However, a quick examination of his finger signaled that something was amiss. I called up the pathologist and asked for the patient's axillary lymph node biopsy report. She replied that it would take another 3 days for the final report to be given out but gross examination had shown that the lymph nodes had a tarry coating and were brownish black on cut-section. I shifted the patient to the operation theatre to take a biopsy from the finger. The incision revealed a black underlying tissue that almost put a stamp on my clinical diagnosis of being correct. Two days later the axillary lymph node biopsy and histopathology from the finger reported the diagnosis to be a malignant melanoma with axillary lymph node spread. Computerized tomography of abdomen and thorax revealed significant pulmonary lymphadenopathy. Positron emission tomography showed spread to the pulmonary system. With a heavy heart, I requested the surgery resident to arrange for a meeting with the family members of the patient in the evening.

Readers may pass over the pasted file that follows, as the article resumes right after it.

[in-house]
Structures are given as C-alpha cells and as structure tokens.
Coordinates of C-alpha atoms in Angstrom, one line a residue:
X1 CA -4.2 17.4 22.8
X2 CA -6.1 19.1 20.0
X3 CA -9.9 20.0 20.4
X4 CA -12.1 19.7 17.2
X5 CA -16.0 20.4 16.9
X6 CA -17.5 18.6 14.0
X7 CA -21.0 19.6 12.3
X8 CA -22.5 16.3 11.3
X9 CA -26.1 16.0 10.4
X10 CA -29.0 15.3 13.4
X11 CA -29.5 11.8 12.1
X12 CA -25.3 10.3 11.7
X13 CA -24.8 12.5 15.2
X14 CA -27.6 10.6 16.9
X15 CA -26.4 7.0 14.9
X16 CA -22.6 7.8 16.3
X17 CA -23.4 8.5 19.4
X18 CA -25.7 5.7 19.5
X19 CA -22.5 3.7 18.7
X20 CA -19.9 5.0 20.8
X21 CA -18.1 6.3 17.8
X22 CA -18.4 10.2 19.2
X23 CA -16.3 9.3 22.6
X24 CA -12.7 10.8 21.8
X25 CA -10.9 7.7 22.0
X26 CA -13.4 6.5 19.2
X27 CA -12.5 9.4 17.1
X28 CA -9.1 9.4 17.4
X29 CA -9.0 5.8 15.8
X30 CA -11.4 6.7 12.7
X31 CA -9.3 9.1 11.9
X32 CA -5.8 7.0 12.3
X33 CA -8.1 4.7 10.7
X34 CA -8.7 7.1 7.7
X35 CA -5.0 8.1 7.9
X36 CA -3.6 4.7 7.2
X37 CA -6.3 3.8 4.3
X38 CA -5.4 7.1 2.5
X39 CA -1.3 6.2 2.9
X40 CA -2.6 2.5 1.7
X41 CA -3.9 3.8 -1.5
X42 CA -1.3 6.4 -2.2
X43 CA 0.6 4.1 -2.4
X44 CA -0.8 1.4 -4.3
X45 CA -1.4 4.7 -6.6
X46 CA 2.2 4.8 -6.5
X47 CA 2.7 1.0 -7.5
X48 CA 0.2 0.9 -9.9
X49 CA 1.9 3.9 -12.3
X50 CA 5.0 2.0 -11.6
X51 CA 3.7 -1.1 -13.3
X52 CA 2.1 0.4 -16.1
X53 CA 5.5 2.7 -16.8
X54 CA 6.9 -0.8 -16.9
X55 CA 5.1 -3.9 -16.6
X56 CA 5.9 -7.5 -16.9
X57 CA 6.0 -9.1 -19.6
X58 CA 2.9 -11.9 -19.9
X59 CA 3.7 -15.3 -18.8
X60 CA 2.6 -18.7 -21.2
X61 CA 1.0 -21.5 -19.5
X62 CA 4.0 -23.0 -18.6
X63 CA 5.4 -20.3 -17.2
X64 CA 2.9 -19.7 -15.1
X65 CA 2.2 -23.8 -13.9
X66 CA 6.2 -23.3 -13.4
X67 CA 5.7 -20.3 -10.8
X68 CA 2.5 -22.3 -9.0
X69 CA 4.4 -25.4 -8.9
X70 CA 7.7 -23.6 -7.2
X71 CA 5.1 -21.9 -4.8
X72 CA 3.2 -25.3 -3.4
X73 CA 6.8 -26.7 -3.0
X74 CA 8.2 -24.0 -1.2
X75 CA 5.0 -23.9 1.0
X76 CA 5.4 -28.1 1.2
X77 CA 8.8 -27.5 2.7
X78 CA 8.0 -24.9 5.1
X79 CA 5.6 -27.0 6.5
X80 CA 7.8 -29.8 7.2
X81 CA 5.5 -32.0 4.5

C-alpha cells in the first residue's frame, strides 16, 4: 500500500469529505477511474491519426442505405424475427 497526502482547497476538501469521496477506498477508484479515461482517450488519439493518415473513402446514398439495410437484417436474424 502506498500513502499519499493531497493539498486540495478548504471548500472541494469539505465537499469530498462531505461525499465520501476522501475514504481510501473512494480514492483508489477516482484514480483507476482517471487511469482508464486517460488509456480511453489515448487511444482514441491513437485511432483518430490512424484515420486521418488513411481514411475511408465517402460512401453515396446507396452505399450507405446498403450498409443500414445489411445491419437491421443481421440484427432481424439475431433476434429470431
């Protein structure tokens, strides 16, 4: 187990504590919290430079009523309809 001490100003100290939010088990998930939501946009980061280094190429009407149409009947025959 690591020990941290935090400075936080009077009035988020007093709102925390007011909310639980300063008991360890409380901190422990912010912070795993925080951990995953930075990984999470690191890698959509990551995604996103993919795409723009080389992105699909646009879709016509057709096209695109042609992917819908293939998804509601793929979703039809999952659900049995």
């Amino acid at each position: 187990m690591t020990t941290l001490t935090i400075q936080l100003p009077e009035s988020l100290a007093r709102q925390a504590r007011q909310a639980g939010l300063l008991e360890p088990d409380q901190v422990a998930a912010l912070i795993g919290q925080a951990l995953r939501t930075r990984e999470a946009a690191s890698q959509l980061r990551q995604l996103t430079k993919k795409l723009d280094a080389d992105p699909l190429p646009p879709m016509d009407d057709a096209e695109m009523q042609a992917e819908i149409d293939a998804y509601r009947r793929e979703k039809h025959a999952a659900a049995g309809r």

Though I headed to the hospital browsing through the recent researches on breaking bad news, the biggest challenge was how to convey it to the family who had placed all their hopes and trust in us. Telling them that it was a rare cancer which had spread to lungs, had poor prognosis, and that there was very little that we could do for the patient was an arduous task. The staff had made arrangements for the meeting and the family had been briefed that the meeting was to discuss the reports and plan for further course of action. The patient looked intently in my eyes and with a very calm demeanor said that he would want his family to be there for detailed discussion while he just wanted answer to a single question, “How long would I live?” He added that he knew that he had cancer as he had overheard the staff discussing his diagnosis. He just wanted to know how much time he had with his wife and children. The question made me go numb in knees and I stumbled for an answer. Yes, there were multiple studies on the prognosis of malignant melanoma yet how exactly how could I predict how much time he had?! I could just utter “We will try our best.” He went out of the room after this and I explained in details to the family about his condition, expected prognosis (based on the available data) and that it would be best to take him to a cancer hospital for further management. As I broke the inevitable news, an eerie silence enveloped the room. Those fifteen minutes of silence seemed to last for eternity, when finally one of his brothers broke it declaring it to be the “will of God.” While speaking this, his throat almost choked and he broke down in tears. I spent almost 45 minutes with the family making them understand my limitations and that of medical science too. At the end of the meeting, they expressed gratitude for all my time in answering their questions. I was at loss of words and could just wish them all the best for further treatment.